Although South Africans all over the country have rallied around the issue of child abuse and condemned the victimisation of children, the levels of abuse, particularly sexual violence against children, are still sky high. The Parliamentary Task Group on the Sexual Abuse of Children hearings held last year showed that, although South Africa has ratified the UN Convention on the Rights of the Child, children's right to protection from exploitation and violence is not being respected. Homes, schools, neighbourhoods, and communities have to a large extent ceased to be protective environments for children.
All children have a right to grow up in an environment that ensures that they are protected. The challenge is to contribute, at different levels, towards creating safe spaces and protective environments for all, places where abuse cannot occur. A protective environment is an environment that enables children to grow safely and to be in good health. The following are some of the characteristics of a protective environment:
Safe home and family environment – with no physical, emotional and psychological harm to children – a positive approach to parenting that is strength-based and that nurtures the growth and development of children; where children are allowed to express themselves and have their opinions taken seriously; safe playing spaces, safe roads, safe recreational centres; attitudes, behaviour of adults, and traditions and customs that facilitate protection, not abuse; where adults, leaders and persons in authority have the interest of children at heart. For instance, in planning for infrastructural development issues such as where to put water taps or to build a community hall, the first question asked is “is this spot safe for children?”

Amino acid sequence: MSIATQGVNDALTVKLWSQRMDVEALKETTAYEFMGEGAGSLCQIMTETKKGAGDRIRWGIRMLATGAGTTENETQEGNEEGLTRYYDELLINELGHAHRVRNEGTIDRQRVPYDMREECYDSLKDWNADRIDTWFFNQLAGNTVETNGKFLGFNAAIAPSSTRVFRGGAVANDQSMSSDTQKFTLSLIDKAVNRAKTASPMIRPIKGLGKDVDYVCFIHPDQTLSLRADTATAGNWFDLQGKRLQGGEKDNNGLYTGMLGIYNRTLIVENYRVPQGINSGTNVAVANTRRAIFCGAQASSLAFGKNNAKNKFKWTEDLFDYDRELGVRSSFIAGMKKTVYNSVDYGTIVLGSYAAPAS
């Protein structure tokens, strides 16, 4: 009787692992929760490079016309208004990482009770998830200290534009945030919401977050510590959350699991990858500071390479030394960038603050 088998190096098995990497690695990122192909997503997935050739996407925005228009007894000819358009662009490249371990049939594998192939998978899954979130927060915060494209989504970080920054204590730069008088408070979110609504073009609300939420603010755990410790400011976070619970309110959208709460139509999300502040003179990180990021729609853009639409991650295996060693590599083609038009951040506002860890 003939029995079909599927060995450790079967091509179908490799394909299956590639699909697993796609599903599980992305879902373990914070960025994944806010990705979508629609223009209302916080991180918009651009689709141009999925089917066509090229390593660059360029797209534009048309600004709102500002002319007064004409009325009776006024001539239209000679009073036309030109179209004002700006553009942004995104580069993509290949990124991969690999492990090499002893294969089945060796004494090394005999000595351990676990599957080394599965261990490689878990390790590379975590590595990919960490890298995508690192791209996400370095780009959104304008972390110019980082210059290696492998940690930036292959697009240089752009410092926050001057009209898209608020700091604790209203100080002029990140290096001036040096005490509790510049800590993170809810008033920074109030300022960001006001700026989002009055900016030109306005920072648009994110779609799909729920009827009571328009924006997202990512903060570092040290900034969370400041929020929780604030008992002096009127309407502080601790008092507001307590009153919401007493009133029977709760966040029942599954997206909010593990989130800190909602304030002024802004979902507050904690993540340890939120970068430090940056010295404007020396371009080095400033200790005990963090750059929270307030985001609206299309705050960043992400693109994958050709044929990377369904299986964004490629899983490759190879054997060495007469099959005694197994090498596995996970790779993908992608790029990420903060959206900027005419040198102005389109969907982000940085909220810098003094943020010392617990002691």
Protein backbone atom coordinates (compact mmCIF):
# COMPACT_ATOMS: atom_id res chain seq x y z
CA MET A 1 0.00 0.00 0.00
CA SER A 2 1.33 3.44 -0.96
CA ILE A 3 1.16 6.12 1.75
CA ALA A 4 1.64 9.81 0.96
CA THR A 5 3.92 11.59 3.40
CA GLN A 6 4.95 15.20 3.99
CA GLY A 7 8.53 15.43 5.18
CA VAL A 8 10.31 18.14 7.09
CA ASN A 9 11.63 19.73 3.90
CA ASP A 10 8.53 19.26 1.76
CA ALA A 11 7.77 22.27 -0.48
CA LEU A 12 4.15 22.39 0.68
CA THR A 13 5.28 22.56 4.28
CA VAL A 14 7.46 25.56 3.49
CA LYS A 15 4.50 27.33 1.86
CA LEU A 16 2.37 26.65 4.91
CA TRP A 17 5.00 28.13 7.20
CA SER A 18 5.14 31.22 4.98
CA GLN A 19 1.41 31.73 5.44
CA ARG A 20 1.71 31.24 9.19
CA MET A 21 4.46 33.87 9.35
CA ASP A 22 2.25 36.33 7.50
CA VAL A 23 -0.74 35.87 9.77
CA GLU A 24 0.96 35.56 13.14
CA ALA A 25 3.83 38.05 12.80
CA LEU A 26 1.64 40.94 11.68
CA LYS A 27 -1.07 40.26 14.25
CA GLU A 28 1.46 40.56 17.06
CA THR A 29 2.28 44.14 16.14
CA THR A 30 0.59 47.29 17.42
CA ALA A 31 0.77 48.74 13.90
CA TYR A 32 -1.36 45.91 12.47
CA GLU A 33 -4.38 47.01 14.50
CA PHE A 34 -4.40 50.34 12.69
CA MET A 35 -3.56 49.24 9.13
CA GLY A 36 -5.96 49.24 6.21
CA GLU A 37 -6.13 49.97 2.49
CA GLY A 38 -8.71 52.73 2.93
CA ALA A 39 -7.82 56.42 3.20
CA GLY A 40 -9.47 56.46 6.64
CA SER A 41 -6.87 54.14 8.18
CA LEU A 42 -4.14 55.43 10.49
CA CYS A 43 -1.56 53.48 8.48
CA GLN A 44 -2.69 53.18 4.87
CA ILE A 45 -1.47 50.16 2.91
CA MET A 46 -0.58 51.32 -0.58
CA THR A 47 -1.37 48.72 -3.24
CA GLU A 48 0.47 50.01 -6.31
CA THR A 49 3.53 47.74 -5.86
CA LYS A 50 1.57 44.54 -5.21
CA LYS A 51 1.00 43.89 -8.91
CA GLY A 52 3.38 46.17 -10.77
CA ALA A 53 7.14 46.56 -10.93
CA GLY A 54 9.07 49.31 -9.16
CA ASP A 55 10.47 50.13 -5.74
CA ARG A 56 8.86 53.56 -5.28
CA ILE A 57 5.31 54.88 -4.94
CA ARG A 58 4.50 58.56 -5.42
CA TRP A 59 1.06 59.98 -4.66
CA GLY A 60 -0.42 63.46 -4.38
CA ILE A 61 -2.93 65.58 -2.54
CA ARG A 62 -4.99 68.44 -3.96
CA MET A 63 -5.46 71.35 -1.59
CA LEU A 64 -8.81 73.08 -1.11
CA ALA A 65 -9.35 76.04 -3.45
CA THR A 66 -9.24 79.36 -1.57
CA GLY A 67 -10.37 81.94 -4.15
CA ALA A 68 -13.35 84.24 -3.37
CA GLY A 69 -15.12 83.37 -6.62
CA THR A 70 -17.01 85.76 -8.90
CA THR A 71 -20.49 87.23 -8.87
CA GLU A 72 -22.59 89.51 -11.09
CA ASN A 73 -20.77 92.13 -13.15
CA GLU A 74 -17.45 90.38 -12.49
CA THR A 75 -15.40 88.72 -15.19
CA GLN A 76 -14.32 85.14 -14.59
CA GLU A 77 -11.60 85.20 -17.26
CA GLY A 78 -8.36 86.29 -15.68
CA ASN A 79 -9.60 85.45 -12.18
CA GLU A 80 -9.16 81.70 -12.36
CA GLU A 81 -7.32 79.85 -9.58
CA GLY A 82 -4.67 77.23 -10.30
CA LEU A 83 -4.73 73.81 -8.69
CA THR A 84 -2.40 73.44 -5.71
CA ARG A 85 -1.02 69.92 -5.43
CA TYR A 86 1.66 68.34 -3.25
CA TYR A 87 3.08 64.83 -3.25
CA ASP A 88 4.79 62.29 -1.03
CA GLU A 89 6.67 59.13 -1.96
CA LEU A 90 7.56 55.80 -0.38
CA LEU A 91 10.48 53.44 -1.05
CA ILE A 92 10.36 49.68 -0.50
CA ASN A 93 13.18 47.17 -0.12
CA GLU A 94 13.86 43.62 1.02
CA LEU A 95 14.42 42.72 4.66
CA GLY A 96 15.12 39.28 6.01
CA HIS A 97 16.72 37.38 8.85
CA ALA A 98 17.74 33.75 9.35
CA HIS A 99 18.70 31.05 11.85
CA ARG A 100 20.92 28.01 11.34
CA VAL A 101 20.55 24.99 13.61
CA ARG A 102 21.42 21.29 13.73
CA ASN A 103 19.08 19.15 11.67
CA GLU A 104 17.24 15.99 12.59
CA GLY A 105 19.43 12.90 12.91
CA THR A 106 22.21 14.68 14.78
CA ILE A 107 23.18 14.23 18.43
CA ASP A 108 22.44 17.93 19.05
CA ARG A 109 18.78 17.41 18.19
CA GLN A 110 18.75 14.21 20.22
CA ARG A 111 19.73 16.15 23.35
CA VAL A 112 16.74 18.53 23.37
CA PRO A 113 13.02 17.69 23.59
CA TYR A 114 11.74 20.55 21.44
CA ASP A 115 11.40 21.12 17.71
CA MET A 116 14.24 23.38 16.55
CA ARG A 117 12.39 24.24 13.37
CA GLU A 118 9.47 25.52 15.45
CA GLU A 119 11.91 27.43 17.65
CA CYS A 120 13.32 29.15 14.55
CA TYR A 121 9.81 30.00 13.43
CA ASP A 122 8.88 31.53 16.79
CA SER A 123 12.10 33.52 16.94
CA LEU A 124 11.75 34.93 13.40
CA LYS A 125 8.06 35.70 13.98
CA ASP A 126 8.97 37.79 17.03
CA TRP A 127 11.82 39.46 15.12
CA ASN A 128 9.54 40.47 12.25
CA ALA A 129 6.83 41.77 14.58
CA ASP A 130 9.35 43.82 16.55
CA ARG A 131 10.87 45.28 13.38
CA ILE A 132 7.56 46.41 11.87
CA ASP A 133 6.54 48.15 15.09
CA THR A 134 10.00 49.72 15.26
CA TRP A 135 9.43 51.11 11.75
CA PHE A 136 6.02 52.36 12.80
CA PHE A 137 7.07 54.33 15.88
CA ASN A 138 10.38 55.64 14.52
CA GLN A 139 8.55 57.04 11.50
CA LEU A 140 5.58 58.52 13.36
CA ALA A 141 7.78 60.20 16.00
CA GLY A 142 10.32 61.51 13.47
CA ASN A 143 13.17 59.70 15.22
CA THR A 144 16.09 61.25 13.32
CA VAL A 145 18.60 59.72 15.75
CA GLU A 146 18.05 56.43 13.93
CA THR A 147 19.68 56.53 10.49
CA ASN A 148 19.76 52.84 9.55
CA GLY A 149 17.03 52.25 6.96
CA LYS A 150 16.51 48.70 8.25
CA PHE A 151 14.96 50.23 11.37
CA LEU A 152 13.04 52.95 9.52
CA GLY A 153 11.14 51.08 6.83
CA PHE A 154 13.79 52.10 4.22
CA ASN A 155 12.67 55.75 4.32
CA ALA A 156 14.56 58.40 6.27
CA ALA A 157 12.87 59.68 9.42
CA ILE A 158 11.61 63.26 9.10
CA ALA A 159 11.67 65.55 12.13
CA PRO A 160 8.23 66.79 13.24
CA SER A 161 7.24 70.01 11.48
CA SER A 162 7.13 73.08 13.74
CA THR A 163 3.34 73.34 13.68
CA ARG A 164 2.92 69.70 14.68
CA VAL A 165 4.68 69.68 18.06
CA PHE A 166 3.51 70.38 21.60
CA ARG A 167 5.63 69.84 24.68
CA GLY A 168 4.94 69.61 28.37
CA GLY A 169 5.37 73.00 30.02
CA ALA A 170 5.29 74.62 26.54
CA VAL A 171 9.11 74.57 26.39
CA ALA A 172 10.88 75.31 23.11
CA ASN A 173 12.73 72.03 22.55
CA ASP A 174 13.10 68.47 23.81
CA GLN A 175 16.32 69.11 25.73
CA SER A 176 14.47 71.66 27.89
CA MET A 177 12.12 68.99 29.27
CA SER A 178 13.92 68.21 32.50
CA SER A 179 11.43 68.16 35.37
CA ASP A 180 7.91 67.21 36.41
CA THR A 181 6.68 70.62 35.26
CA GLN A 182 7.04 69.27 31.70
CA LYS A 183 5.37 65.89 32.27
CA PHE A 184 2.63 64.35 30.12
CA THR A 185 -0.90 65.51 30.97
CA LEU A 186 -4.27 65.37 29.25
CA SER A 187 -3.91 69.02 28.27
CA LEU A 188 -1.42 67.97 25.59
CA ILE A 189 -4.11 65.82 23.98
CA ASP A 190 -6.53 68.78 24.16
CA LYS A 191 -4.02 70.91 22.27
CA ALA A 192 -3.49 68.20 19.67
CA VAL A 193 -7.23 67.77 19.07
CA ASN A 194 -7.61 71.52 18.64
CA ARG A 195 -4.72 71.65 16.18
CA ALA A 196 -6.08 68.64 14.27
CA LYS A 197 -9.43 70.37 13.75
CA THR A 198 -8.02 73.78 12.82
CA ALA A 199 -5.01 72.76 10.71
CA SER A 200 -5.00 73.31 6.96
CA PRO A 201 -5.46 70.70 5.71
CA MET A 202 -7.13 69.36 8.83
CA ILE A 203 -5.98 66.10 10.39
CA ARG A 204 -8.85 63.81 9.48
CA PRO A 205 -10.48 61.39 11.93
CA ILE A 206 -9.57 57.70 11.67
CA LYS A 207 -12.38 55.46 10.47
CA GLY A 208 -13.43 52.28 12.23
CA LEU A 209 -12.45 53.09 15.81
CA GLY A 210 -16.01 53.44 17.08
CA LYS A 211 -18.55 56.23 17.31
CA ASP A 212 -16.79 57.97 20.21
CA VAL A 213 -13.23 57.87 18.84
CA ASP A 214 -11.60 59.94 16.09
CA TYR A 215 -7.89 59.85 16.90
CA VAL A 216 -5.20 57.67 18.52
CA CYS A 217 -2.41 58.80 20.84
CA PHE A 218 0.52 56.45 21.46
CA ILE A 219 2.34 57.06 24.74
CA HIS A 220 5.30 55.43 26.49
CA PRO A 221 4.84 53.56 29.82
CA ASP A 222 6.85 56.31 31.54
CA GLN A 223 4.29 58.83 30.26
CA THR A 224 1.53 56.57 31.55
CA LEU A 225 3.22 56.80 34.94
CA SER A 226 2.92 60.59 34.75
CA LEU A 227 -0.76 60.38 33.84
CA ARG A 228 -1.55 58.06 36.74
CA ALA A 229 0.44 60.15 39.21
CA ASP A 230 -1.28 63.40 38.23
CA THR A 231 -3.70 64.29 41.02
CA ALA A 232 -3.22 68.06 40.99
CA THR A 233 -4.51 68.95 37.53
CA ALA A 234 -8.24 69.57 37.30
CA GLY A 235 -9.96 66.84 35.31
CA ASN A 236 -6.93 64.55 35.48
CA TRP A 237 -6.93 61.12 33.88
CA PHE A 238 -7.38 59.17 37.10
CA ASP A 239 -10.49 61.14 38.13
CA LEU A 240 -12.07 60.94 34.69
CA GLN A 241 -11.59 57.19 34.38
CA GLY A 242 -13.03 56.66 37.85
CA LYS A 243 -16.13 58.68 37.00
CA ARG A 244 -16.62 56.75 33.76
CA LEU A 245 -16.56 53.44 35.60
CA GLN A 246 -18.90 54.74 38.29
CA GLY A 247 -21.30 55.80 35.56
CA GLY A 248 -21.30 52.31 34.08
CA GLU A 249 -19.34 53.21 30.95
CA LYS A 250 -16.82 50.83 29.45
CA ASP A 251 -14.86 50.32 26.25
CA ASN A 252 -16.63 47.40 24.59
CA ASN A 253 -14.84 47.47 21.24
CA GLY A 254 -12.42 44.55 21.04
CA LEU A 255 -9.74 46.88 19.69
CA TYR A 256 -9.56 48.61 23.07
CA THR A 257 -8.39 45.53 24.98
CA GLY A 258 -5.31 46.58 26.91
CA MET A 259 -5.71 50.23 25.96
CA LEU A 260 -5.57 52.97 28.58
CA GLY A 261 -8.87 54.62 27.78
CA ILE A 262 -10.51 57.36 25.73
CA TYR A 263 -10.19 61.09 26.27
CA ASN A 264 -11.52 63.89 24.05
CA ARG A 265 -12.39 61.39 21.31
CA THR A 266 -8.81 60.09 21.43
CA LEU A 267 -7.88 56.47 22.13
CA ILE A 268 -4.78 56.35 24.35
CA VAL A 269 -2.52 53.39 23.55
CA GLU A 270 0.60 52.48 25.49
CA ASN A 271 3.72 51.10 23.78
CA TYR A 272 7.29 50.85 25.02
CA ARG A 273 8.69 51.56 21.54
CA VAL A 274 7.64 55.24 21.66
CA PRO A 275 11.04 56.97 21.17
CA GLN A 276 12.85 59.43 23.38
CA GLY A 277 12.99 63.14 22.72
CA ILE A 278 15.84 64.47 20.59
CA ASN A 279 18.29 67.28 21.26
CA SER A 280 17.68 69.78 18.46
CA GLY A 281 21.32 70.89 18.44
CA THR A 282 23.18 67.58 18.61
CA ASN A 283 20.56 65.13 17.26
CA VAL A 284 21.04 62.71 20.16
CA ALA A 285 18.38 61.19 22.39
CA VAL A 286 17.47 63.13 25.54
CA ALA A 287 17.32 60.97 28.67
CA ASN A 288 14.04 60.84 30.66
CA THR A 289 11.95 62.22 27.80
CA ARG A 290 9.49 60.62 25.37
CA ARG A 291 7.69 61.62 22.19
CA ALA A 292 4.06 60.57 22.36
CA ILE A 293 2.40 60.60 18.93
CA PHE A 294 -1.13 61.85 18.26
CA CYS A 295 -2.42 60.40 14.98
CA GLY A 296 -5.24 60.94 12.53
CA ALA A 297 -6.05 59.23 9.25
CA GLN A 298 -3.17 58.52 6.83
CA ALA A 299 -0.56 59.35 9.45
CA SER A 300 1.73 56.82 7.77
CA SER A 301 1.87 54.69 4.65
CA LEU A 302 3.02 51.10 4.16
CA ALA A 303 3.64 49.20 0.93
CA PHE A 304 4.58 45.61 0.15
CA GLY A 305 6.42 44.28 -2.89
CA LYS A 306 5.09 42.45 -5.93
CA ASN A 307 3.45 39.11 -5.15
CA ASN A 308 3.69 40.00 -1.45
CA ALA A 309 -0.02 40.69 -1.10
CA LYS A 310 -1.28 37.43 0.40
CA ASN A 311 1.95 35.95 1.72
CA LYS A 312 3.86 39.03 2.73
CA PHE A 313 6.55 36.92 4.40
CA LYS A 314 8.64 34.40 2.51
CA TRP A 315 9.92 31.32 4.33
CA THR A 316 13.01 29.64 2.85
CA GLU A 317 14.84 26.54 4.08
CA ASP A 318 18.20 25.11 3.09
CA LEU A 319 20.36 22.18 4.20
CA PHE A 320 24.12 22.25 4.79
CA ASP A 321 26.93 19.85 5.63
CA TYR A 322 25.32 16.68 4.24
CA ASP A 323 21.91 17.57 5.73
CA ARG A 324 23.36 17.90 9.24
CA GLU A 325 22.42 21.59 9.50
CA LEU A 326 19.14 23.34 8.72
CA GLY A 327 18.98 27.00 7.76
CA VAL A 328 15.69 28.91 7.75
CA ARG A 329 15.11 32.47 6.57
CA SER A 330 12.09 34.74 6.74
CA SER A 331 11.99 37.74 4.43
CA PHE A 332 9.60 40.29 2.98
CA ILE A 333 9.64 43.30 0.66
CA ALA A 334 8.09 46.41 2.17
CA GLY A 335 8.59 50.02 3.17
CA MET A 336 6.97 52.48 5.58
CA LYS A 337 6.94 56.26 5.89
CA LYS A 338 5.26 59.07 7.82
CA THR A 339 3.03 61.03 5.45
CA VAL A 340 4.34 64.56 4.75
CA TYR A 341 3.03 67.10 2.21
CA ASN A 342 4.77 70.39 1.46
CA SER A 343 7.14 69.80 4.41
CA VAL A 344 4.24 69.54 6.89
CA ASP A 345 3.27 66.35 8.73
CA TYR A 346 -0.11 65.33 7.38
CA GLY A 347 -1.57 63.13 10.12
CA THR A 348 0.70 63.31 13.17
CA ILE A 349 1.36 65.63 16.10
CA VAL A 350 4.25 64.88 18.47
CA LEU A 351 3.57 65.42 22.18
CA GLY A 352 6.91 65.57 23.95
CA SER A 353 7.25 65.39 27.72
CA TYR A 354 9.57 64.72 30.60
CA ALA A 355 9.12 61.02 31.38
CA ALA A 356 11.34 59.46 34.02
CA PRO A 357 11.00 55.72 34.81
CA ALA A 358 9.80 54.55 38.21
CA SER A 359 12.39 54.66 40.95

"Non-toxic” social environment
A toxic social environment is an environment where there is among other things, violence in all forms, overcrowding. Non- toxic environments are those that promote caring and support as well as connectedness of children, young people and families. Sensitive and caring service providers “for example, teachers, health professionals, social workers, lay counsellors, police, etc.
Policies and laws, including municipality by-laws, that strengthen the protection of children. There is a political will and commitment to fulfilling the protection rights of children. Political leaders are visibly engaging with protection issues at all levels.
Approaches to creating a protective